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Understanding dry matter intake

Understanding dry matter intake
How much dry matter will a cow eat? There's no simple and exact answer, but we can predict DMI reasonably well from tables and practical experience.

Dry matter intake (DMI) is a factor that must be estimated before an animal's diet can be properly calculated. Yet, DMI is a concept that's commonly misunderstood.

The National Research Council (NRC) requirement tables include a column for DMI. The amount listed, however, is often mistaken to be the amount of dry matter that a cow must consume regardless of the quality of the feed. In reality, this is the level of intake that a cow must consume of a ration that contains the energy concentration recommended for her by nutrient tables.

Consumption controls

It's well known that consumption of less-digestible, low-energy, high-fiber diets is controlled by rumen fill and the feed passage rate through the animal. Meanwhile, consumption of highly digestible, high-energy, low-fiber feeds is controlled by the animal's energy needs and by metabolic factors.

These concepts may seem quite simple, but the factors that regulate DMI are complex and aren't fully understood.

How much dry matter will a cow eat? There's no simple and exact answer, but we can predict DMI reasonably well from tables and practical experience.

Depending on the quality of the diet, a mature cow will usually consume 1-3% of her body weight (BW). Consumption of low-quality feeds may be 1-2% of BW, while green pasture may be 2-3%.

The factors that influence the amount a cow will eat include her size, body condition, stage and level of production. Other factors include the quality and availability of forage, amount and type of supplements and her environment.

With diets high in fiber, the rate and level of digestibility — and rate of passage of the feed — will have a large effect on intake. The faster the feed is digested, the faster it passes through the digestive tract and the more it allows for an increase in consumption. Poor-quality roughage such as straw, on the other hand, will have a slower rate of digestion than a high-quality feed such as alfalfa.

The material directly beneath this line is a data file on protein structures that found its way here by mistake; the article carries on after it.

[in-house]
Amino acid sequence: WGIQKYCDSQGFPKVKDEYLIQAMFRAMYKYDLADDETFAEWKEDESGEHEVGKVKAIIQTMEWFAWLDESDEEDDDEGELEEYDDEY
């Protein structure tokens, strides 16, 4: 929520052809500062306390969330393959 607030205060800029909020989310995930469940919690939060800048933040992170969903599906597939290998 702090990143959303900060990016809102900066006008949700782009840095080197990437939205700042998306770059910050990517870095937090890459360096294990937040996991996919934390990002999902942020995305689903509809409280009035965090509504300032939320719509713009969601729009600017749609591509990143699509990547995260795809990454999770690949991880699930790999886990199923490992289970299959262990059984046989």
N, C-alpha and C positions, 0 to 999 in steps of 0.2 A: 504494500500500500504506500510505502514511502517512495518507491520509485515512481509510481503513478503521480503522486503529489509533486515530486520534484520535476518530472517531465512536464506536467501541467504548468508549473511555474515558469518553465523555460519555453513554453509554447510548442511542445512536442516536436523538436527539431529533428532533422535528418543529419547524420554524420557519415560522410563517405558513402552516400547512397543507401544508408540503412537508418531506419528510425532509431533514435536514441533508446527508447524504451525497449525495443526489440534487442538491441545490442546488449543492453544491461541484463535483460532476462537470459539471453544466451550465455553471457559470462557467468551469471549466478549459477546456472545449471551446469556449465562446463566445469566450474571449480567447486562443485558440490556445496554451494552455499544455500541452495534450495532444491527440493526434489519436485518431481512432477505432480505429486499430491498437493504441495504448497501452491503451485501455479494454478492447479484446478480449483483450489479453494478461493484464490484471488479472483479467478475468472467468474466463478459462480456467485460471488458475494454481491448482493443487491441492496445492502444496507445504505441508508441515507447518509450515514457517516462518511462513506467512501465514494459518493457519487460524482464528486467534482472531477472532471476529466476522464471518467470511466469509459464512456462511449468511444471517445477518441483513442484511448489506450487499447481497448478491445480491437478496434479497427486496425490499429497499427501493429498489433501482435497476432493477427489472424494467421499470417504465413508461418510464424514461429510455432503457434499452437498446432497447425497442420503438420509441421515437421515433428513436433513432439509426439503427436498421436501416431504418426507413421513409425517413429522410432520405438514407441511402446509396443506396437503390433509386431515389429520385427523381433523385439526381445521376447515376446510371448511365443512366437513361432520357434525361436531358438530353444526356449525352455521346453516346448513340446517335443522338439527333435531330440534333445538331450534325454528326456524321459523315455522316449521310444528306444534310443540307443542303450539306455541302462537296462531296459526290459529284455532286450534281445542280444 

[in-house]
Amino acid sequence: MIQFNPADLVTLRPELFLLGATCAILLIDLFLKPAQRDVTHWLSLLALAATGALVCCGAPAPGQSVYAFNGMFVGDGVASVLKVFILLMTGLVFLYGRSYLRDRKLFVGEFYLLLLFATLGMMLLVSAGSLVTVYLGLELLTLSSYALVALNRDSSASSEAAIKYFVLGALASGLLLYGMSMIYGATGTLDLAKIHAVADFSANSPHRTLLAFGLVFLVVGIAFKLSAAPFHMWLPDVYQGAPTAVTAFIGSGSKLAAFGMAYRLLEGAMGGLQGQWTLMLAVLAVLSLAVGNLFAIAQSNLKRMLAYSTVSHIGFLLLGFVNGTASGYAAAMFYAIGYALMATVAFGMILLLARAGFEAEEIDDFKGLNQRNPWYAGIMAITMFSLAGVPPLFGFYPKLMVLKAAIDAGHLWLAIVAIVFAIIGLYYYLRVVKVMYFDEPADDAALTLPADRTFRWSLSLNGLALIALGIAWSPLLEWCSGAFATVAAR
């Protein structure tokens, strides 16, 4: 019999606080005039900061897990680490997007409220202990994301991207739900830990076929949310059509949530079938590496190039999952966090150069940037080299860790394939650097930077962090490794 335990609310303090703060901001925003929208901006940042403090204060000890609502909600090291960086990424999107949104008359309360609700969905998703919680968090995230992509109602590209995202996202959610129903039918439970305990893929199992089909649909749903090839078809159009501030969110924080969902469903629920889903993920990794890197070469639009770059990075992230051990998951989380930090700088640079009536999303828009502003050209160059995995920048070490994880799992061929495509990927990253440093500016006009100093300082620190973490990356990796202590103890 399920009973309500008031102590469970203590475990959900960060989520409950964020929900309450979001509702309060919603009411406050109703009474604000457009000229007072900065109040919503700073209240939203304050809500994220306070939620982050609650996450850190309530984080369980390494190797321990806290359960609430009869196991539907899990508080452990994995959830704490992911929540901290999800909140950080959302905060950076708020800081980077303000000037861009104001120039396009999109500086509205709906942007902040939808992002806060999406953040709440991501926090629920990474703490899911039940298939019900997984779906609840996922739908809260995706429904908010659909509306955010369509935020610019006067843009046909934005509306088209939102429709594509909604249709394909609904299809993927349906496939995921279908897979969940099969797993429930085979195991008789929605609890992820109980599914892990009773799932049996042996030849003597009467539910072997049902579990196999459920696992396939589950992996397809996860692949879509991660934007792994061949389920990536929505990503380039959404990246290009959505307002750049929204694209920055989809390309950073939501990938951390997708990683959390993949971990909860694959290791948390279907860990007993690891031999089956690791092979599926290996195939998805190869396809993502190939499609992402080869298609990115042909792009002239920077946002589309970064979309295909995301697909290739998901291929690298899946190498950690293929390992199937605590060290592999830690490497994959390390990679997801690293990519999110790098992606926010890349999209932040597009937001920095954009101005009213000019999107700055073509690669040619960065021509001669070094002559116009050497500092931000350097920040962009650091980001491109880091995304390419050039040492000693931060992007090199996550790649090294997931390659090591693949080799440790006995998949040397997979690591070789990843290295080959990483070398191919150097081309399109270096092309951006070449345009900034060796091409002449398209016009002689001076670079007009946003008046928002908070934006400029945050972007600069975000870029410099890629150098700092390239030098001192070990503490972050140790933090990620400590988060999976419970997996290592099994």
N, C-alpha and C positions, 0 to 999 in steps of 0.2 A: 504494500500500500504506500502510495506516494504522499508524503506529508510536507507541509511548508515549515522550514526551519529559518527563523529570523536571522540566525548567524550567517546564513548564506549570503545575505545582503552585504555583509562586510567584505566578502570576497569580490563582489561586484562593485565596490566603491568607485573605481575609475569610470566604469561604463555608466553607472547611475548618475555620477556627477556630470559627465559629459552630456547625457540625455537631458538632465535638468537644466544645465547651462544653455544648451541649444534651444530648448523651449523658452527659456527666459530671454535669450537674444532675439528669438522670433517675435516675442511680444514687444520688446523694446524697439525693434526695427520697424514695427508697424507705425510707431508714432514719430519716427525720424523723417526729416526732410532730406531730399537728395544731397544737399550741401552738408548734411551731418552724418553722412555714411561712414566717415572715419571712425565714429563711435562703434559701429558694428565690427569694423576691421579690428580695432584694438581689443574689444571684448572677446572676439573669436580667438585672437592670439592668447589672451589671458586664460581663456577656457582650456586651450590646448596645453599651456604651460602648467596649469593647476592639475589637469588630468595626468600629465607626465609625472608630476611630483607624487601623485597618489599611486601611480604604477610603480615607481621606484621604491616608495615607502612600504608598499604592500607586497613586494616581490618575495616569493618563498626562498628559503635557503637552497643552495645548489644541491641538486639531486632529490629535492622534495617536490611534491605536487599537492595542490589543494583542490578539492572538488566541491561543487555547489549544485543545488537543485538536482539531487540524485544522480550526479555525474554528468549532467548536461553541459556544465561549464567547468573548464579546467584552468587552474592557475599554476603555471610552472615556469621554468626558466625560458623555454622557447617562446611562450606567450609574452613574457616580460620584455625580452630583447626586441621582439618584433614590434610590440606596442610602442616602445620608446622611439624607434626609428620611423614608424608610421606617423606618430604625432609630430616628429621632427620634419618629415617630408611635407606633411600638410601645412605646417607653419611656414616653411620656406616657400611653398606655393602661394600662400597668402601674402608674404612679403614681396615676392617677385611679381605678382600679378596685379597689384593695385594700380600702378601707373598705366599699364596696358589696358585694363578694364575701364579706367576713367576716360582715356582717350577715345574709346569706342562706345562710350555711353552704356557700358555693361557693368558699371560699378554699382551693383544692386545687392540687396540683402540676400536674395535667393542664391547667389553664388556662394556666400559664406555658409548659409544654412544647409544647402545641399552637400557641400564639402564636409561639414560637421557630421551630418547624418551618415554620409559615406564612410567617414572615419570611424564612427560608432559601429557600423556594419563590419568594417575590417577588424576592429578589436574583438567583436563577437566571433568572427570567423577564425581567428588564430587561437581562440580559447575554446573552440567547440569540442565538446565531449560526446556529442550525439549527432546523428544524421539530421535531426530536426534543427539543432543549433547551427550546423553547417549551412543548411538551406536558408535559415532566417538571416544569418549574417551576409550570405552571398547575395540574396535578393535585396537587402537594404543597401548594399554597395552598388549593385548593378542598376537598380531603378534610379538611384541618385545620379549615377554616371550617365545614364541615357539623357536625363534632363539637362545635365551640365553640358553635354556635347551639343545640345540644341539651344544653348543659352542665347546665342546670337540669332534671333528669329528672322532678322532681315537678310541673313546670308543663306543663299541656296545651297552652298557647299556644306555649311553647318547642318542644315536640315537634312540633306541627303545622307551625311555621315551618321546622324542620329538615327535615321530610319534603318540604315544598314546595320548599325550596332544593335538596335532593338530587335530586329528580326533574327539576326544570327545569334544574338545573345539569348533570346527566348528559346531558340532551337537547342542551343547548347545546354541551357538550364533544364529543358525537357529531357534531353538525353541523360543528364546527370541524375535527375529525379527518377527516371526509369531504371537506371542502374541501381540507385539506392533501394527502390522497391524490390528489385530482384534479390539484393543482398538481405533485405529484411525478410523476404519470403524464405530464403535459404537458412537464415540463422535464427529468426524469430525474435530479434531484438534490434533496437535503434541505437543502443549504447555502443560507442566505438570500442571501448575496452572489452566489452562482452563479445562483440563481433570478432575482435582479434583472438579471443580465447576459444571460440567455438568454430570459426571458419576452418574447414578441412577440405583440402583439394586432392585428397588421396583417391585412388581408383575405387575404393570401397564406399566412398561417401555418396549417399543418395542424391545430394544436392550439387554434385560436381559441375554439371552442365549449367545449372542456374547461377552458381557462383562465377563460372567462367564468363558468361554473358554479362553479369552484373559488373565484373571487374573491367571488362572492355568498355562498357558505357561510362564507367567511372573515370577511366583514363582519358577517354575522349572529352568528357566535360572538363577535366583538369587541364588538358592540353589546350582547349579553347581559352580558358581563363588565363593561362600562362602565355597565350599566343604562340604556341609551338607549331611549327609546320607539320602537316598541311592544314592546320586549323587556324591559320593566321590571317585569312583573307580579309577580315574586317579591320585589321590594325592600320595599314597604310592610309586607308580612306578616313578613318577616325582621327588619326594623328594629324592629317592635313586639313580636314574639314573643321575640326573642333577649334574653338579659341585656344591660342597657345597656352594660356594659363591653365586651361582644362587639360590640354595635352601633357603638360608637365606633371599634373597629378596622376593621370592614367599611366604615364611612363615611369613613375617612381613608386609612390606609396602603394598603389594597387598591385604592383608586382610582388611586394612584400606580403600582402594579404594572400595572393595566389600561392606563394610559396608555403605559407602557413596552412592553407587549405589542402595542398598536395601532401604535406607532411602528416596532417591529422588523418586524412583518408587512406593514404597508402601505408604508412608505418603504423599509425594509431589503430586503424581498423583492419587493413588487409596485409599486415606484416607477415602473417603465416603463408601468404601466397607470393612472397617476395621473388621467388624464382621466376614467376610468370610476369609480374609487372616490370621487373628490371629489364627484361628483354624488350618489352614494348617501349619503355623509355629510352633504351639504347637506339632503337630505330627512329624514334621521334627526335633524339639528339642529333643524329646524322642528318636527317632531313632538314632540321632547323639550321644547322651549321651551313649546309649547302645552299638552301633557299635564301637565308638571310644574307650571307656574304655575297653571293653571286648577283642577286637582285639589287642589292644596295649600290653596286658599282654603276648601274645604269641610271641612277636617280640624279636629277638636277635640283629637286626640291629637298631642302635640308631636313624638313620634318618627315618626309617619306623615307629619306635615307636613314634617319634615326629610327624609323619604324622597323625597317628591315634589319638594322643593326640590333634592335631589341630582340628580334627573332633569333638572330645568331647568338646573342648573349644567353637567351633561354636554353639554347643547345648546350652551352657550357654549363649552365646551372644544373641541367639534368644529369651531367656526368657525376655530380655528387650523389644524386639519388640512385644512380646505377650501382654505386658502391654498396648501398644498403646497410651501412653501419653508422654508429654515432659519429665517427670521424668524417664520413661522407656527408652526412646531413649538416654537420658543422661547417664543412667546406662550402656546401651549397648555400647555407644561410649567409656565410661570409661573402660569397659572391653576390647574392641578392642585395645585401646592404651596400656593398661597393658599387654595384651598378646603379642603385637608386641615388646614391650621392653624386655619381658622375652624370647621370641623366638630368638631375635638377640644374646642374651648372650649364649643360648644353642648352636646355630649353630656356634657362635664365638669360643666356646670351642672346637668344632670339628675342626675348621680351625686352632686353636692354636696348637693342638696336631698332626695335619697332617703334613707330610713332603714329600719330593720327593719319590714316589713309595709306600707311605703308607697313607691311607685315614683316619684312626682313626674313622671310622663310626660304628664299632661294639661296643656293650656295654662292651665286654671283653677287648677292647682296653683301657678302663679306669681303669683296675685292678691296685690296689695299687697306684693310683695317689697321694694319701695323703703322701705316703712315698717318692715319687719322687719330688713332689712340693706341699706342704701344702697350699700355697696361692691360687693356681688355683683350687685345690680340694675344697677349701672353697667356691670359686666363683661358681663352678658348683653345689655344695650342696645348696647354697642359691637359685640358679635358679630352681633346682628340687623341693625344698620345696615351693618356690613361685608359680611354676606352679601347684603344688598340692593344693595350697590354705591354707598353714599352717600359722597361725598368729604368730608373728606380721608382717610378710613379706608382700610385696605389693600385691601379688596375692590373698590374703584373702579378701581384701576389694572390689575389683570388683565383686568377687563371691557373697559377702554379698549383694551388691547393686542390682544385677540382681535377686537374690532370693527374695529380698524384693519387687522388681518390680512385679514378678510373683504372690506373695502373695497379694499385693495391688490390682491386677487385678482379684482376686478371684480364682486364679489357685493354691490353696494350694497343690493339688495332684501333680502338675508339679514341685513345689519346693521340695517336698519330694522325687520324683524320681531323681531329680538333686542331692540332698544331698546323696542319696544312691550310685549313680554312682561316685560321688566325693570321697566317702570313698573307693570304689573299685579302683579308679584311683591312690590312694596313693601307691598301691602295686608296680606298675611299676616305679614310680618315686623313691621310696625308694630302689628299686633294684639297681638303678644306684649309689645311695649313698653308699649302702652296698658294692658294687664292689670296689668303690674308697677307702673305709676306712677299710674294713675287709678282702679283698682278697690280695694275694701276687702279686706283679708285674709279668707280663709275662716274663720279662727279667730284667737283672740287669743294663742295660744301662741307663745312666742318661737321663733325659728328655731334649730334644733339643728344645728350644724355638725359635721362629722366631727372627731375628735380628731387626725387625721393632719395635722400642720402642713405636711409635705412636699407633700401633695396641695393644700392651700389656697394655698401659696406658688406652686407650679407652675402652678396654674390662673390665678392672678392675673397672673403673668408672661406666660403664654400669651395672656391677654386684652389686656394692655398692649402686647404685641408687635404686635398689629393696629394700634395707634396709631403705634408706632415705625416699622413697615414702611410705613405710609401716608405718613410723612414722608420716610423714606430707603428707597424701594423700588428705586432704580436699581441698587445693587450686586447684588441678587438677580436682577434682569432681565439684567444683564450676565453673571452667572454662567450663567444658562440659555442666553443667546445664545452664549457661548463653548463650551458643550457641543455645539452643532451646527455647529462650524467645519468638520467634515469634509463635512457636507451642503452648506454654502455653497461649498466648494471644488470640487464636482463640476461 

Feeding more dry matter than is required to meet an animal's needs is a waste of feed. With high-quality alfalfa hay, the energy and protein requirements can be met with about 17.5 lbs. of hay. Since the rate of passage will be relatively fast, the cow may appear hungry before the next feeding, even though her nutrient requirements have been met.

With straw, the cow would have to eat about 44 lbs. (NRC) to meet her energy and protein requirements. This she can't do. We can predict that she would eat only 20 lbs. [1,000 lb. X 2% DMI (max.)].

The cow will appear full, but she won't be meeting her nutrient requirements. It's a scenario I see quite often in cattle on corn stalks or other poor quality roughage.

Factors affecting DMI

Implants tend to increase feed intake while Rumensin tends to decrease feed intake. Meanwhile, Bovatec has little effect.

A protein deficiency (less than 6-8%) also may decrease feed intake. This often occurs when cattle are on corn stalks, straw or other low-quality roughage.

This explains why supplemental protein increases DMI, as well as the digestibility of the roughage. Protein is needed by the rumen bugs to multiply and digest fiber.

Palatability also may affect DMI. Highly palatable feeds encourage consumption, while bitter-tasting feeds, no matter the value, will limit consumption. Molasses-based supplements encourage dry matter consumption. They're a good example of how we can manipulate DMI and, inherently dry matter digestibility, which increases rate of passage.

Not an exact science

Predicting DMI isn't an exact science. But by understanding the factors that affect DMI and the tables to estimate levels, as well as some practical experience, we can become comfortable in using estimates.

One problem in estimating DMI from tables or published data using rumen fill or energy demand is the phenomena of large increases in DMI in certain situations. These would include during lactation, cold stress and shortly before an impending storm or low-pressure front advancing to an area.

In addition, decreases in DMI have been observed with advancing pregnancy just when there are increased nutrient demands on the cow.

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When calculating diets for cows for the middle trimester, we may use low-quality roughage to meet both DMI and nutrient requirements. Nearer to calving, we should increase the nutrient density of the feed to meet the increased requirements with less rumen fill. In any event, we need to keep the appetite of the cow satisfied in addition to meeting her nutrient requirements.

By the way, you can find feed composition values for 280 commonly used feeds for sheep and cattle here.

In addition, you'll find the NRC's 7th revised edition of “Nutrient Requirements of Beef Cattle.”

David Wieland, Shepherd, MT, is a nutrition consultant specializing in cow/calf, feedlot and horses. He also publishes a subscription newsletter and runs a cowherd. Contact him at 406/373-5512 or

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